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December 10, 2012

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pablopatito

I'd like to see the Stones doing several hundred dates in dodgy dives whilst loading and unloading their own equipment into a van, like most "young" bands have to do. If they managed that, then Ms Tett would have a point.

But mainly, if there are only a set amount of jobs in a country, I don't understand the point of old people working in order to pay unemployment benefits to young people. Surely, it would not cost the economy any money to simply switch those roles and have the young pay benefits to the old instead?

No-one has explained to me how increasing the supply of labour will increase GDP? I don't get the connection. Normally, every time someone retires at my work, they are replaced by a youngster. If they choose to carry on working, we simply don't employ anyone new.

Luis Enrique

it's a confused argument. Her real point is that people are dying later, so we need to fund longer retirements, and might consider working longer to do so, if we want to maintain annual incomes in retirement. This point holds true even if you regard retirement as escape from wage slavery and is only tangentially related to older people being more physically able nowadays.

Francis Sedgemore

"Am I alone in thinking that Mick Jagger is one of the biggest twats who ever drew breath?"

No.

Tom

Just because it's desirable, doesn't mean it doesn't have to be funded. And when politicians do the funding, with money taken by force, it's guaranteed - at best - to be screwed up . And far more likely diverted to bribes for unproductive electors and big fat, reality-divorced, pensions for the politicians themselves.

BenSix

I am dumbstruck by the stunned that the Rolling Stones could be an argument *against* retiring. The only thing more depressing than seeing them in their current condition would be seeing the Beatles in theirs.

BenSix

[*] dumbstruck by the idea

cjcjc

"It is only two-thirds of the standard deviation of the share of government spending in GDP since 1966."

Did you include this because it sounds clever?
In any event, I'm sure you are familiar with the concept of opportunity cost!

Tom is right - it has to be funded, and it is not the empty debate you seem to suggest!

Rob

You could attack this from the opposite direction - we should worry less about the binary distinction between work and retirement and more about abolishing drudgery in general. If more people could have the level of self-direction in their work that the Rolling Stones have, the retirement "problem" would take care of itself. "Everyone should be able to live like Mick Jagger" might be an unusual political rallying cry, but I've heard worse.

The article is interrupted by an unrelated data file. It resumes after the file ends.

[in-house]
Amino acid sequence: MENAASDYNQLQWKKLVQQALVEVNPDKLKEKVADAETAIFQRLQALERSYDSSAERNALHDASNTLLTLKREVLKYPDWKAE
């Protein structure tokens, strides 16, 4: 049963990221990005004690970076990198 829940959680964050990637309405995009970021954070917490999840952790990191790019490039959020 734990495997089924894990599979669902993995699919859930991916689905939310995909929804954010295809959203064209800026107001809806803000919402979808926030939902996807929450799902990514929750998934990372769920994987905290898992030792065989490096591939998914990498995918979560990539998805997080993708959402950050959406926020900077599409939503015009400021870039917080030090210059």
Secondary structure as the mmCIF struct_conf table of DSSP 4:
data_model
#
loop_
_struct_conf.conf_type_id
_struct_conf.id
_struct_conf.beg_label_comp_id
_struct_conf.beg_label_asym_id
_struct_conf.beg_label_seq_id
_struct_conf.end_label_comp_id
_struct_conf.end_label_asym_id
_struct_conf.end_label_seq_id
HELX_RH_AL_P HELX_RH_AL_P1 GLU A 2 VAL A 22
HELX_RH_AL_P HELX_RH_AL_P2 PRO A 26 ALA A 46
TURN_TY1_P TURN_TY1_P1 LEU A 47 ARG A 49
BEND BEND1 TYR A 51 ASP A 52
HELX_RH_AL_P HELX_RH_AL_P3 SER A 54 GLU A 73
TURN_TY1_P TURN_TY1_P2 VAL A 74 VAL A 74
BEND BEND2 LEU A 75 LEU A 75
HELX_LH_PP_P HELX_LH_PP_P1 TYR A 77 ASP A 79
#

Curmudgeon

Um, 2.6% of GDP is very big money. Since your entire argument depends on considering that inexpensive, I can't even begin to buy it. Life is freedom. If you consider working to be wage slavery, you have more serious problems.

Romford Dave

Even the drudgery of abolishing drudgery becomes a drudge in the end and anyway isn't the rallying cry supposed to be 'Move like Jagger' rather than to live like him Rob?

I'm not sure the hardpressed taxpayer could stomach the cost of funding his lifestyle, even if it was just for a lucky few original Stones fans from way back when.

Philip Walker

pablopatito gets homework: "The lump of labour fallacy. Discuss."

Chris says, "But it might be reasonable for future generations to make Keynes' choice, and to exercise that choice not so much by working less each week, but by freeing themselves from wage slavery as soon as possible."

1. As you note, we are already making Keynes' choice; just more slowly than Keynes expected. In essence, we're trading less of the productivity gains for time, and more for improved goods and services, than he expected. To the extent that this represents an under-valuing of liberty, it is a depressing thought; but on the other side of that coin, let me observe that in all probability, we wouldn't be able to have this electronic discussion had we made Keynes' choice. It is not zero-sum with respect to freedom.

2. We are, in fact, extending a period of worklessness: by increasing the number of undergraduate and graduate students. I don't know what the marginal effect of encouraging young people to stay out of the labour force would be, compared with pushing out older workers. I can see swings and roundabouts, and I suspect that the retirement age effects will dominate the university effects. But I would want to see a proper empirical study before sticking out my neck.

3. Keeping ahead of the Joneses is a common desire. Hence there will always be people, and I think a lot of people, who want to consume more than their allocation sufficiently badly to work to obtain it: in other words, my first point will always be true. True, that is, unless one considers a (hypothetical?) future in which Noah Smith's desire modification technology becomes reality.

Chris Purnell

Why would an anthropologist like Dr. Tett wish to argue from the particular to the general, I wonder? 70 year old building site workers might be less visible but more pertinent. These gruesome politicised remarks are unworthy of intelligent people, even if they are making a political point.